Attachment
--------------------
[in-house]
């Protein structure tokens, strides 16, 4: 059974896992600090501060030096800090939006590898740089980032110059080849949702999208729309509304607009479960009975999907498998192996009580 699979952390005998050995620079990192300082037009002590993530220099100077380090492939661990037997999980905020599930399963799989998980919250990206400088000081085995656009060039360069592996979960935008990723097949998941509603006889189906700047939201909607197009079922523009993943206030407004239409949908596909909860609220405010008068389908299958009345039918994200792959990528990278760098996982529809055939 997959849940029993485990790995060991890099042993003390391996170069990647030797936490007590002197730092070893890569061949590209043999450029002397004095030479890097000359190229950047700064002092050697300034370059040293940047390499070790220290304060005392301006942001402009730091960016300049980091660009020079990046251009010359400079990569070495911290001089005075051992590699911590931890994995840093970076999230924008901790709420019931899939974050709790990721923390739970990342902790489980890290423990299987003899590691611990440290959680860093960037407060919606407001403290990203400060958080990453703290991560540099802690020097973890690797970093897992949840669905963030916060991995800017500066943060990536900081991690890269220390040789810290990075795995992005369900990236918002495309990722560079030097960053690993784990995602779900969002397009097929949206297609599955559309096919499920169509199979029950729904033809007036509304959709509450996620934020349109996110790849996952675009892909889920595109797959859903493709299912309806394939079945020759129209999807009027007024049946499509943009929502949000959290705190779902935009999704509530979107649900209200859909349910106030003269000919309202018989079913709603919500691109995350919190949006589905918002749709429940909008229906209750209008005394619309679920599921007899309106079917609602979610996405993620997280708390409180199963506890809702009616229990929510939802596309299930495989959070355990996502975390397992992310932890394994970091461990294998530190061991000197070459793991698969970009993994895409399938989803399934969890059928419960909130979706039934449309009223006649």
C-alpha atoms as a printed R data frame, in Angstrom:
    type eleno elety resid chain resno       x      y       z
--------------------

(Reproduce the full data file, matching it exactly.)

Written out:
[in-house]
């Protein structure tokens, strides 16, 4: 059974896992600090501060030096800090939006590898740089980032110059080849949702999208729309509304607009479960009975999907498998192996009580 699979952390005998050995620079990192300082037009002590993530220099100077380090492939661990037997999980905020599930399963799989998980919250990206400088000081085995656009060039360069592996979960935008990723097949998941509603006889189906700047939201909607197009079922523009993943206030407004239409949908596909909860609220405010008068389908299958009345039918994200792959990528990278760098996982529809055939 997959849940029993485990790995060991890099042993003390391996170069990647030797936490007590002197730092070893890569061949590209043999450029002397004095030479890097000359190229950047700064002092050697300034370059040293940047390499070790220290304060005392301006942001402009730091960016300049980091660009020079990046251009010359400079990569070495911290001089005075051992590699911590931890994995840093970076999230924008901790709420019931899939974050709790990721923390739970990342902790489980890290423990299987003899590691611990440290959680860093960037407060919606407001403290990203400060958080990453703290991560540099802690020097973890690797970093897992949840669905963030916060991995800017500066943060990536900081991690890269220390040789810290990075795995992005369900990236918002495309990722560079030097960053690993784990995602779900969002397009097929949206297609599955559309096919499920169509199979029950729904033809007036509304959709509450996620934020349109996110790849996952675009892909889920595109797959859903493709299912309806394939079945020759129209999807009027007024049946499509943009929502949000959290705190779902935009999704509530979107649900209200859909349910106030003269000919309202018989079913709603919500691109995350919190949006589905918002749709429940909008229906209750209008005394619309679920599921007899309106079917609602979610996405993620997280708390409180199963506890809702009616229990929510939802596309299930495989959070355990996502975390397992992310932890394994970091461990294998530190061991000197070459793991698969970009993994895409399938989803399934969890059928419960909130979706039934449309009223006649």
C-alpha atoms as a printed R data frame, in Angstrom:
    type eleno elety resid chain resno       x      y       z